Artists' rendering of Cape Wind, via NY Times
The nation's first offshore windfarm, Cape Wind, gained approval last week from Interior Secretary Ken Salazar. Now it's gained a utility to buy its power in the form of National Grid PLC, which agreed Friday to purchase 50 percent of the supply from the 130-turbine wind farm in Nantucket Sound. The cost? National Grid will pay 20.7 cents per kilowatt-hour, starting in 2013. For consumers, National Grid says that it will cost an additional $1.59 per month for rate payers who uses 500 kilowatt-hours. That figure represents only a 2 percent rate increase for consumers, who can now rest assured knowing that they are using clean and green energy.
The agreement with National Grid PLC is yet another step forward, but the project's developer, Cape Wind Associates LLC, still needs to locate $1 billion in financing. Massachusetts has a mandate for utilities to provide 15 percent renewable energy of their total supply by 2020, adding even more incentive to get this deal done.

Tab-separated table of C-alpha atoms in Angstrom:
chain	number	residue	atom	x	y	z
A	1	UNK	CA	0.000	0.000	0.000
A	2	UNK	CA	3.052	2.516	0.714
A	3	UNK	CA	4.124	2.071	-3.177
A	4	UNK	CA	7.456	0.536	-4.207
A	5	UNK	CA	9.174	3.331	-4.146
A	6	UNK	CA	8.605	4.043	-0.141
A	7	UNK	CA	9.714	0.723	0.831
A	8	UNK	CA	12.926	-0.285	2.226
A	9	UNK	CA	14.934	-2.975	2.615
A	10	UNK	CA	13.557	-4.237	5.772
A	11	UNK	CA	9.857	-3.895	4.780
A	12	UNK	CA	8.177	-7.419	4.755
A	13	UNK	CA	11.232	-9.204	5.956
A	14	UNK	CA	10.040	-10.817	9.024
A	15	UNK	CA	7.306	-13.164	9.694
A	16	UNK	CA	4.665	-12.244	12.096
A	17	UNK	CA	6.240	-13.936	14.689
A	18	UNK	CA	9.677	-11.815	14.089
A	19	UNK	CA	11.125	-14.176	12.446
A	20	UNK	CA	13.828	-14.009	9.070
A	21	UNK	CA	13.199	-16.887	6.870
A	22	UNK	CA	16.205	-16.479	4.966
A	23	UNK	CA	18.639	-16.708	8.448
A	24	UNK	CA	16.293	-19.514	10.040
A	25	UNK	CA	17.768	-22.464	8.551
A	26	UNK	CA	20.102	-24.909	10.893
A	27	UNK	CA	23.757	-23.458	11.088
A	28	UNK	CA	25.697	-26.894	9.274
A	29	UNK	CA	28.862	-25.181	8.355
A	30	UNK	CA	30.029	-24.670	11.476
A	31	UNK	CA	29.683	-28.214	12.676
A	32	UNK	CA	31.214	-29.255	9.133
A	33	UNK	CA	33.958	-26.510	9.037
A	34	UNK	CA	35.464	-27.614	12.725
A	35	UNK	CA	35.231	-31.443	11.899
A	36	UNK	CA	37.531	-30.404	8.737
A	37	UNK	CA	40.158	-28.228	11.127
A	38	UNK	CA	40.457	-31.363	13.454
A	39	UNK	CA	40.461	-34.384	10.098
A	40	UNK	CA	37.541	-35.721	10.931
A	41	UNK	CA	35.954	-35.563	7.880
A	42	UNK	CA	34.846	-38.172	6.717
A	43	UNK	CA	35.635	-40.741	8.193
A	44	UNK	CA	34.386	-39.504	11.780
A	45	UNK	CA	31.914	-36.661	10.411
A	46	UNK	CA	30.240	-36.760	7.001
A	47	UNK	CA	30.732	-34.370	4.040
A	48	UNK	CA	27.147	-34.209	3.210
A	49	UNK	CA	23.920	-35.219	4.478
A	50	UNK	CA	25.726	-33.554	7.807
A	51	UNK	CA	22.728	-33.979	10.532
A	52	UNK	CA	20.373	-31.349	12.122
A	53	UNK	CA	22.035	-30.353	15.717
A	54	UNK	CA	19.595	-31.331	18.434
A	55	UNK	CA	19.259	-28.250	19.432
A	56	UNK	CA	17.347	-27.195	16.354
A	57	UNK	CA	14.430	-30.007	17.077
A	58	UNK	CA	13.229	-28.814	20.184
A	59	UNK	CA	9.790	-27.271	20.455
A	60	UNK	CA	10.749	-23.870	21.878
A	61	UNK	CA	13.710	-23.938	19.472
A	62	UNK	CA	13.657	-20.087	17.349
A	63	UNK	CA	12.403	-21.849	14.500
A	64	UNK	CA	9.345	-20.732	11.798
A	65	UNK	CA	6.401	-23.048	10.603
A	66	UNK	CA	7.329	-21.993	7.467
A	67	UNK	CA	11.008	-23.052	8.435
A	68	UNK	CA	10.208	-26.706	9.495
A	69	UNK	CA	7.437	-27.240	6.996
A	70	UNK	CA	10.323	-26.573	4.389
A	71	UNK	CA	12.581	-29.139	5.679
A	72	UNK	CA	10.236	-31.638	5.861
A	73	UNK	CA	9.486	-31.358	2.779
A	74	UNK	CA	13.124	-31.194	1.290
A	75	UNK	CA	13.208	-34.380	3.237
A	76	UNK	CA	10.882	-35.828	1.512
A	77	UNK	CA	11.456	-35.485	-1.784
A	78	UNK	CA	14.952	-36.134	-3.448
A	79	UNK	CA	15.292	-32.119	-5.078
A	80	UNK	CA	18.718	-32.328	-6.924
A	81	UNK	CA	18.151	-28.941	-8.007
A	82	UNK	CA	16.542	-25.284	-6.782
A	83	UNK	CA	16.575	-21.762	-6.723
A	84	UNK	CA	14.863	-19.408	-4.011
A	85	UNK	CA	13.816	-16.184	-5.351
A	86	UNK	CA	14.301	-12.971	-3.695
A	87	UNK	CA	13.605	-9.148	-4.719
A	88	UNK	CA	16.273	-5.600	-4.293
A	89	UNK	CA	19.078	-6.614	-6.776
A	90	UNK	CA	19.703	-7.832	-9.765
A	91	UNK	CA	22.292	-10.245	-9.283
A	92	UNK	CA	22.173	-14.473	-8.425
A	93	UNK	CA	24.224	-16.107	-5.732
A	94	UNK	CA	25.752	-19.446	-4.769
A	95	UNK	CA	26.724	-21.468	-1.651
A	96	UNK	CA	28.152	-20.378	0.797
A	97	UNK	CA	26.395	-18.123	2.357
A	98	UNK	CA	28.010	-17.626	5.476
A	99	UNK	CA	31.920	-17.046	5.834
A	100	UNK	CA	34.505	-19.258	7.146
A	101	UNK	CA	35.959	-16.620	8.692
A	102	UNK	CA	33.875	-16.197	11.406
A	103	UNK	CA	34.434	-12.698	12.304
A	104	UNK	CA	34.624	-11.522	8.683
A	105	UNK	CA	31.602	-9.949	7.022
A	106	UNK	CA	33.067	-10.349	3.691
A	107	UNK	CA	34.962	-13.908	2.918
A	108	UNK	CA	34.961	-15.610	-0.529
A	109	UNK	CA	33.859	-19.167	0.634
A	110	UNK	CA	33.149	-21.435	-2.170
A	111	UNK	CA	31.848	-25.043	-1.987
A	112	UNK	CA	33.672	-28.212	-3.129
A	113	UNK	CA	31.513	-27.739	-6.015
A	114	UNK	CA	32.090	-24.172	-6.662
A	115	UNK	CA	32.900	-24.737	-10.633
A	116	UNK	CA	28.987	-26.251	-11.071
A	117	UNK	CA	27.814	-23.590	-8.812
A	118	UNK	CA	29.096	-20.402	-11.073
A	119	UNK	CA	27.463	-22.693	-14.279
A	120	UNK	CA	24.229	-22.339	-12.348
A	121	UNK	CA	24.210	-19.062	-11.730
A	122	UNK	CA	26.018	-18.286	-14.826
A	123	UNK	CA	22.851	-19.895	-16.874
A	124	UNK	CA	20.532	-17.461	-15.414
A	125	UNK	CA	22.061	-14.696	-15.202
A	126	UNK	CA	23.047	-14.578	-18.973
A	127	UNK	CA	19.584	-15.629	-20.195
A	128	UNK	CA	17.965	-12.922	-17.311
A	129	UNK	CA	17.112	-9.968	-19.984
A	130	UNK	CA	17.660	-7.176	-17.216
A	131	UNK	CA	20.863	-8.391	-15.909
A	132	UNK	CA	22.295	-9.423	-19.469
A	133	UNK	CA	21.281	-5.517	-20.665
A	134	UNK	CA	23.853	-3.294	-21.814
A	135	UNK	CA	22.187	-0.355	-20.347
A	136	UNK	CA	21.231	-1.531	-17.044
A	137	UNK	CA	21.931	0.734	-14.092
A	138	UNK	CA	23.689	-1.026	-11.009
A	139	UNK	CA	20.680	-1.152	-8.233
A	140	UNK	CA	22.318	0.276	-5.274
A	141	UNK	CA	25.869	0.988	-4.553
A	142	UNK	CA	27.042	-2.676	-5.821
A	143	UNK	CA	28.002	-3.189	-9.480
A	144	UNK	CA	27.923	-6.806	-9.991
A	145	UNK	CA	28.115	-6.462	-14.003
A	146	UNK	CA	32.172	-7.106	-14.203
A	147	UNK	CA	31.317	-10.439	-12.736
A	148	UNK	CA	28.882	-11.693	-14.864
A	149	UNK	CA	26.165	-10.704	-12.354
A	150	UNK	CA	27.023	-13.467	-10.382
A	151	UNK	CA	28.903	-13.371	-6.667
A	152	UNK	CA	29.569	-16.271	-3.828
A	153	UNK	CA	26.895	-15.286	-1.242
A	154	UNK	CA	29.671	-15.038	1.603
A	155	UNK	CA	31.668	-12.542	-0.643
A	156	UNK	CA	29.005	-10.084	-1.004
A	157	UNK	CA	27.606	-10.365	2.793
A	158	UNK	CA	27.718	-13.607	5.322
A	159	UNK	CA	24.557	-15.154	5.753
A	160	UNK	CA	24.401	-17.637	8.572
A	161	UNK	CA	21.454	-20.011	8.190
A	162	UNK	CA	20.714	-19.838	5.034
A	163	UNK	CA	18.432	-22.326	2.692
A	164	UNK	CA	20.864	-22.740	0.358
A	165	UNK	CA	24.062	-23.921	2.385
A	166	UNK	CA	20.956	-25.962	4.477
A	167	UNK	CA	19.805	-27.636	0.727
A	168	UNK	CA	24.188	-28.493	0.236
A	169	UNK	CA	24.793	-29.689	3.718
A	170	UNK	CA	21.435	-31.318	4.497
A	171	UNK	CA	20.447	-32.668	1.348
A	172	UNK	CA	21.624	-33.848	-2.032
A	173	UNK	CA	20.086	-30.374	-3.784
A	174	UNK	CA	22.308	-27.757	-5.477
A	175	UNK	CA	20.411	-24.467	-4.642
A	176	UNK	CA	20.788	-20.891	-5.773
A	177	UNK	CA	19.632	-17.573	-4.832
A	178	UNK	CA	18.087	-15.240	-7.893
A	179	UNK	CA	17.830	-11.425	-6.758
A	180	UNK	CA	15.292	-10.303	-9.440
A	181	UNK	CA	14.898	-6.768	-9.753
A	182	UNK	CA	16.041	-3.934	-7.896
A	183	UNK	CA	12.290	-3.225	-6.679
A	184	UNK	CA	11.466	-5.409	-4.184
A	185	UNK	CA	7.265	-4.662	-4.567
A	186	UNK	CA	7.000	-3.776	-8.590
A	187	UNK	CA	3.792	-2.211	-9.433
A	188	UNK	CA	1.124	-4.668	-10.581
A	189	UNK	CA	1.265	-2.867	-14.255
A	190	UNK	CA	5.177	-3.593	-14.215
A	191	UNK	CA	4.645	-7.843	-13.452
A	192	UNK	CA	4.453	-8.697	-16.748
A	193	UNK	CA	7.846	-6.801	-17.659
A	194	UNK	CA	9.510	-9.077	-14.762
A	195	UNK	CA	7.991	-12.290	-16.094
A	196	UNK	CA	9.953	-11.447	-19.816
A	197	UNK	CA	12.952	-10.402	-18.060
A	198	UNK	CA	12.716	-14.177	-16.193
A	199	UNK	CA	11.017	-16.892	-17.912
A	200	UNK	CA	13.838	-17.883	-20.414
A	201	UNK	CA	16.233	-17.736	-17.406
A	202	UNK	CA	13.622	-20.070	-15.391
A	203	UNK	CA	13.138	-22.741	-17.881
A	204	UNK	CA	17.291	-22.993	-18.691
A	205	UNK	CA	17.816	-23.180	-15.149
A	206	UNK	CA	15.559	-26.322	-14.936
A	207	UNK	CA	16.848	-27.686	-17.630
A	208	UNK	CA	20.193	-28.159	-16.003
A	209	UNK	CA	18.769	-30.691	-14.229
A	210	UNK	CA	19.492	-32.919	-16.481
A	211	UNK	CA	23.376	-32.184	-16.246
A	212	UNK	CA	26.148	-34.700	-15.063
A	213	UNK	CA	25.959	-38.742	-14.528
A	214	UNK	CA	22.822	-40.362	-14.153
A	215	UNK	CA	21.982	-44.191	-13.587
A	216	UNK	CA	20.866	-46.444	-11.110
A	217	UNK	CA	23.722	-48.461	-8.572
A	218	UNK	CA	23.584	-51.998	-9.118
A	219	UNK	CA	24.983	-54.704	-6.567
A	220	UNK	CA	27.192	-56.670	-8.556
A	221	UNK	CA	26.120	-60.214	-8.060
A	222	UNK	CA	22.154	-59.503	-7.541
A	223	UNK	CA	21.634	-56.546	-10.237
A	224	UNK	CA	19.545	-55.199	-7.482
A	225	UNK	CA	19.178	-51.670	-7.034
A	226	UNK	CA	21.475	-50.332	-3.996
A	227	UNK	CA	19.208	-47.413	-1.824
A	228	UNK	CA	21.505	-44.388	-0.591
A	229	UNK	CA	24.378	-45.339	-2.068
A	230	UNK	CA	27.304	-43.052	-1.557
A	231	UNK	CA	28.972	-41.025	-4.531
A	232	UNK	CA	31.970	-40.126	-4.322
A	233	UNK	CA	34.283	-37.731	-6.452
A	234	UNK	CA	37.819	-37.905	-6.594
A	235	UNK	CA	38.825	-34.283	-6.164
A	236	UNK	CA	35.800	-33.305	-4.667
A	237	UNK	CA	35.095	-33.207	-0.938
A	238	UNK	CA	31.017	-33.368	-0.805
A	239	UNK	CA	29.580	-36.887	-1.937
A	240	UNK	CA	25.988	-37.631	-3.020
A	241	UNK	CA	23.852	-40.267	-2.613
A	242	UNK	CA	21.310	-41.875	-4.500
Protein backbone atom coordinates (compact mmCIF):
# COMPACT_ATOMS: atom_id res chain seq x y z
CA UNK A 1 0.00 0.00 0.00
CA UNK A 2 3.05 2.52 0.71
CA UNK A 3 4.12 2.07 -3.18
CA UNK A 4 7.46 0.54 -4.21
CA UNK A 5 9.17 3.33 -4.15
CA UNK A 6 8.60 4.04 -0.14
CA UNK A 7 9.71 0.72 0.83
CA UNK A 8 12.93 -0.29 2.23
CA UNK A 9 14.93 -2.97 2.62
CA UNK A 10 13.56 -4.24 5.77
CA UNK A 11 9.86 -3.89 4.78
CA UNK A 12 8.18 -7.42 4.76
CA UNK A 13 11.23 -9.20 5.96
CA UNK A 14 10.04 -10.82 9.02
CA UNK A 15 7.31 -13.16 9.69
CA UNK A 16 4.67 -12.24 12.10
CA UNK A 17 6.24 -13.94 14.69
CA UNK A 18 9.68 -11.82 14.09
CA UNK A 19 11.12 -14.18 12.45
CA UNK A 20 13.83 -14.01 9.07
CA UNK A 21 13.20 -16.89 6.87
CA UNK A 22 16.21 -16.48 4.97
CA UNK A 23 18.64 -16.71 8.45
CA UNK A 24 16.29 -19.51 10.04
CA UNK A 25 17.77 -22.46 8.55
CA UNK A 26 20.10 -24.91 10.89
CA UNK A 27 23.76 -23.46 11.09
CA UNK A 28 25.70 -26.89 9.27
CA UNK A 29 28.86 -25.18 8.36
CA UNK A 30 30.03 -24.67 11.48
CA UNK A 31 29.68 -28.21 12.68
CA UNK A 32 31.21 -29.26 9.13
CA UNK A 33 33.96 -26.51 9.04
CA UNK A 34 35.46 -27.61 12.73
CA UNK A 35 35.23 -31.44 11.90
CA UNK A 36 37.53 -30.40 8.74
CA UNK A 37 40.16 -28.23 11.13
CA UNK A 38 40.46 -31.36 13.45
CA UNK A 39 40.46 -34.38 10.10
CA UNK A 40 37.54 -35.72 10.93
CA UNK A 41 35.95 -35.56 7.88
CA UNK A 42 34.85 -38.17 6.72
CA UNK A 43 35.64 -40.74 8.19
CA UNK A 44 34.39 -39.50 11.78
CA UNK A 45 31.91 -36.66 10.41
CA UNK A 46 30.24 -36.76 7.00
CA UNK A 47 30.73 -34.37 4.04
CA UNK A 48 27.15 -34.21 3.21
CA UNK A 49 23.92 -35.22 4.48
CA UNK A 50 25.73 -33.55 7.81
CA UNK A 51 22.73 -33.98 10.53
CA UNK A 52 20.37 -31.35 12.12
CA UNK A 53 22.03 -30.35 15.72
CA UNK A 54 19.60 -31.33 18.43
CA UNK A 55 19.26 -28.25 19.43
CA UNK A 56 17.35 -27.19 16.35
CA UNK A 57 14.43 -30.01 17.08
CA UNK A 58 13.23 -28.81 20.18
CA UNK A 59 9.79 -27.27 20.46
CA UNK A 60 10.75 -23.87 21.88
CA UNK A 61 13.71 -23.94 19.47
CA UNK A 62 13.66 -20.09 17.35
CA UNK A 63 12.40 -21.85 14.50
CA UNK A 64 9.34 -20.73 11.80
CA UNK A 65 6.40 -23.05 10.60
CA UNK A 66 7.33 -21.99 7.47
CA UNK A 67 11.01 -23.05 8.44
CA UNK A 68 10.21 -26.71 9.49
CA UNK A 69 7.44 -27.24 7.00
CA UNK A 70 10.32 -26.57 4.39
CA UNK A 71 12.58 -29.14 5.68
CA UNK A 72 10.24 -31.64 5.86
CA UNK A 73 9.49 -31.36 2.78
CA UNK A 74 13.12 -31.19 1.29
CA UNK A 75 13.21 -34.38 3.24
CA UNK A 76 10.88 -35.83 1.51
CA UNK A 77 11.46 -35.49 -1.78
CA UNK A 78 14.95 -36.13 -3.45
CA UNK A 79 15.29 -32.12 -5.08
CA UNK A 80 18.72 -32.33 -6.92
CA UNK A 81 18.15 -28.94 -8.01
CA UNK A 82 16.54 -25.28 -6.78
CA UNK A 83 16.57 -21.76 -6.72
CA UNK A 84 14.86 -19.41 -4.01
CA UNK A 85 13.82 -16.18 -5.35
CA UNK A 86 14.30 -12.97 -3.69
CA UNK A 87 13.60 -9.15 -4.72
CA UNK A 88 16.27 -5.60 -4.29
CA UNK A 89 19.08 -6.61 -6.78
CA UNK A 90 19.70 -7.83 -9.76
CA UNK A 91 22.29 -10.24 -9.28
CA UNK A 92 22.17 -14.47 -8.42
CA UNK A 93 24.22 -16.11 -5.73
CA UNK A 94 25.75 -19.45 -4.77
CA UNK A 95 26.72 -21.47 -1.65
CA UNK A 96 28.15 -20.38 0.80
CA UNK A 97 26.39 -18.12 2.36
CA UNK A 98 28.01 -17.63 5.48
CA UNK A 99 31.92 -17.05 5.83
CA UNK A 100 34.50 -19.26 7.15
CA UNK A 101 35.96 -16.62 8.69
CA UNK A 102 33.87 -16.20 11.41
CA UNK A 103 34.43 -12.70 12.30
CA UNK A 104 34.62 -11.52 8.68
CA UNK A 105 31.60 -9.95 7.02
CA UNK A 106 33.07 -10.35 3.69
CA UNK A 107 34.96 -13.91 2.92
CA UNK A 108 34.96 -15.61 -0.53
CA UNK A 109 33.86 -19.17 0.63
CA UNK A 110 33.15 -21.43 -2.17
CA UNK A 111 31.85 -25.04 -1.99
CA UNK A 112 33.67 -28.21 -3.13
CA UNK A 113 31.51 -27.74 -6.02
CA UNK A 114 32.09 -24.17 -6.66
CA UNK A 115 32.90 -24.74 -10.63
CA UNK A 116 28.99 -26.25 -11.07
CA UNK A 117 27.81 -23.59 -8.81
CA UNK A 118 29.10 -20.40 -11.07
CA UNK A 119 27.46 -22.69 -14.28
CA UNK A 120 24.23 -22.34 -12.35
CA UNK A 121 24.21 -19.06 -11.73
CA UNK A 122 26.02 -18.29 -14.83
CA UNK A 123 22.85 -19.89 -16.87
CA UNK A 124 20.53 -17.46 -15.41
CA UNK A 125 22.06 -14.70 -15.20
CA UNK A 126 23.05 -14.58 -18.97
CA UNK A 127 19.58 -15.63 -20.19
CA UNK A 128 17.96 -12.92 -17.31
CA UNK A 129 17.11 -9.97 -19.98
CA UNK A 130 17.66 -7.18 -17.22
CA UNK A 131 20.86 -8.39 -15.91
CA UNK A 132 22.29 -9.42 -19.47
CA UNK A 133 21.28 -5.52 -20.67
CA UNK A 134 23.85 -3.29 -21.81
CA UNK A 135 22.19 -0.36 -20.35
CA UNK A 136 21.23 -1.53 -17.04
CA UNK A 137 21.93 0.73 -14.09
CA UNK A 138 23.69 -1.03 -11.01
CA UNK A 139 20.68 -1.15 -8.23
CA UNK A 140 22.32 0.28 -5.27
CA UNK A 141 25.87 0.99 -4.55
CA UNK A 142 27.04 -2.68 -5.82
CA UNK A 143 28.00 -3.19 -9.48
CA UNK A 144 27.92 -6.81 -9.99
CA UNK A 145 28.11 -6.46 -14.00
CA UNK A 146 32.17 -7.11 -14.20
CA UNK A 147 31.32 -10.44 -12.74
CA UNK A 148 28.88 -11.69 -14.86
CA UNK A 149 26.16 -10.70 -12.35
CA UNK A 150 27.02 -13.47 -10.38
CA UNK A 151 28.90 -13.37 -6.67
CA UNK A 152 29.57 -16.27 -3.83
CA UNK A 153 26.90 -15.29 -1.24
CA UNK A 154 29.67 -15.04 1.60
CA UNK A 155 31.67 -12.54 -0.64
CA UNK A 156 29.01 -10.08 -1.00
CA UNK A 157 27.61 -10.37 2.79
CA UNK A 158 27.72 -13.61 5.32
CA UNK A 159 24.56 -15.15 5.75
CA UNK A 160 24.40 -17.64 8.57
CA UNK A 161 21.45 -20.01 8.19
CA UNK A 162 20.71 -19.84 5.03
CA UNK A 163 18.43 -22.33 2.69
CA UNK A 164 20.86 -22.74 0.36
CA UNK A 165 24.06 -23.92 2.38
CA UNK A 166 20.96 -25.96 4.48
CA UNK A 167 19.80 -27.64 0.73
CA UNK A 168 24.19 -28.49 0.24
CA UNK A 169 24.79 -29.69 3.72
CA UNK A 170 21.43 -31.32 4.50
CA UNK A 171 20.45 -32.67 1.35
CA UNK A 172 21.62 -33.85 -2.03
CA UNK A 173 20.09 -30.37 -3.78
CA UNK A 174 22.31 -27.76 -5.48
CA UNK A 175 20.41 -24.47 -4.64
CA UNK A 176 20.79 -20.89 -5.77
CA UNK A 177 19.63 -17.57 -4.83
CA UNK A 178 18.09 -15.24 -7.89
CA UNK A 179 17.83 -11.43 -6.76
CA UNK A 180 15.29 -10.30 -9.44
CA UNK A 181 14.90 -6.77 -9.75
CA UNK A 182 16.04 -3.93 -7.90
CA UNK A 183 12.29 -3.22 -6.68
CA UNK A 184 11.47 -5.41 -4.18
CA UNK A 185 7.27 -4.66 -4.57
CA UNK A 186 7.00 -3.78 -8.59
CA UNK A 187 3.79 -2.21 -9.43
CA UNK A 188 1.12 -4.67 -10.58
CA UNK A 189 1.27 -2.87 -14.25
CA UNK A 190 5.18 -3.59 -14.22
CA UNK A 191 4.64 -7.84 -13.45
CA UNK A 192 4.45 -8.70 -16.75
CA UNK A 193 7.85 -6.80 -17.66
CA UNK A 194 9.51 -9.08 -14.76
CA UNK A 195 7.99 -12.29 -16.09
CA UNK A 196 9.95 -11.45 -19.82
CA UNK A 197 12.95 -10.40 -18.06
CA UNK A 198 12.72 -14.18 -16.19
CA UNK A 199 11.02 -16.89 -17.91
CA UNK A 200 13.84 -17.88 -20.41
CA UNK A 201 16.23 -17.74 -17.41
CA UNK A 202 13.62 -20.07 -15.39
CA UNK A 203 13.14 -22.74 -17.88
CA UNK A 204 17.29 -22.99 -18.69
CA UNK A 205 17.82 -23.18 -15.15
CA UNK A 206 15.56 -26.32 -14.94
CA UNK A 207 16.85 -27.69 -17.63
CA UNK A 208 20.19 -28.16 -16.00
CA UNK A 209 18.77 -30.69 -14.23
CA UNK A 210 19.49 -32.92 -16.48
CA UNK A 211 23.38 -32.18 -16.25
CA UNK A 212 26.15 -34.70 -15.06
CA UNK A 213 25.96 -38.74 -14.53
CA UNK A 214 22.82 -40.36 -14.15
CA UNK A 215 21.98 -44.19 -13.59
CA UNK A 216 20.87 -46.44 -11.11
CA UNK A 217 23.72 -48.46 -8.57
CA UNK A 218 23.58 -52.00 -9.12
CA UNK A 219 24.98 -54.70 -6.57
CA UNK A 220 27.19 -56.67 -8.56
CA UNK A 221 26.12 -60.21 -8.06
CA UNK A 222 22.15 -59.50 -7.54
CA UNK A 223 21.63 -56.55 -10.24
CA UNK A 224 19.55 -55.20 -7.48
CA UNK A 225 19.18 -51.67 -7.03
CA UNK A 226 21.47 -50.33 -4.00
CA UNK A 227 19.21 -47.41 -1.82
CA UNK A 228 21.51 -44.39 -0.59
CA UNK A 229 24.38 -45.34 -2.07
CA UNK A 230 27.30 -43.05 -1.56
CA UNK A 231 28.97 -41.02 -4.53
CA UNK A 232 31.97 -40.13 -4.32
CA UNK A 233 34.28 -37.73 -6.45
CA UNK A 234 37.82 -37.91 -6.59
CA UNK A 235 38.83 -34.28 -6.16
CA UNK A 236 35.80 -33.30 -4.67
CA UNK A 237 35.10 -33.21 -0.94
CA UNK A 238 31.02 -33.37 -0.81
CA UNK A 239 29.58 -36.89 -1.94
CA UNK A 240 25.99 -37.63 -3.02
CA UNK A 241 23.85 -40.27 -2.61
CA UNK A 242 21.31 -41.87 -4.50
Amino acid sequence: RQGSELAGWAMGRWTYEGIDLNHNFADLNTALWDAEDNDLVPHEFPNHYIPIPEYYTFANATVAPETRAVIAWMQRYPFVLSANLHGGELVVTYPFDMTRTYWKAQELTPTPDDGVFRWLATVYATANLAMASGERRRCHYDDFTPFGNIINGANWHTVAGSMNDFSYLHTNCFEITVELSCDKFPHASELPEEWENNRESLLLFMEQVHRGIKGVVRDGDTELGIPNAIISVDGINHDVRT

Cape Wind was approved at almost the same time as oil began to spill from the Deepwater oil disaster, making it a symbol of our new energy economy. The project will end up being about a 25-square-mile section of Nantucket Sound with 130 generating turbines producing. It could power about 200,000 homes and replace some baseload energy now being generated from coal and natural gas.
More on Cape Wind:
Breaking: US Approves First Offshore Wind Farm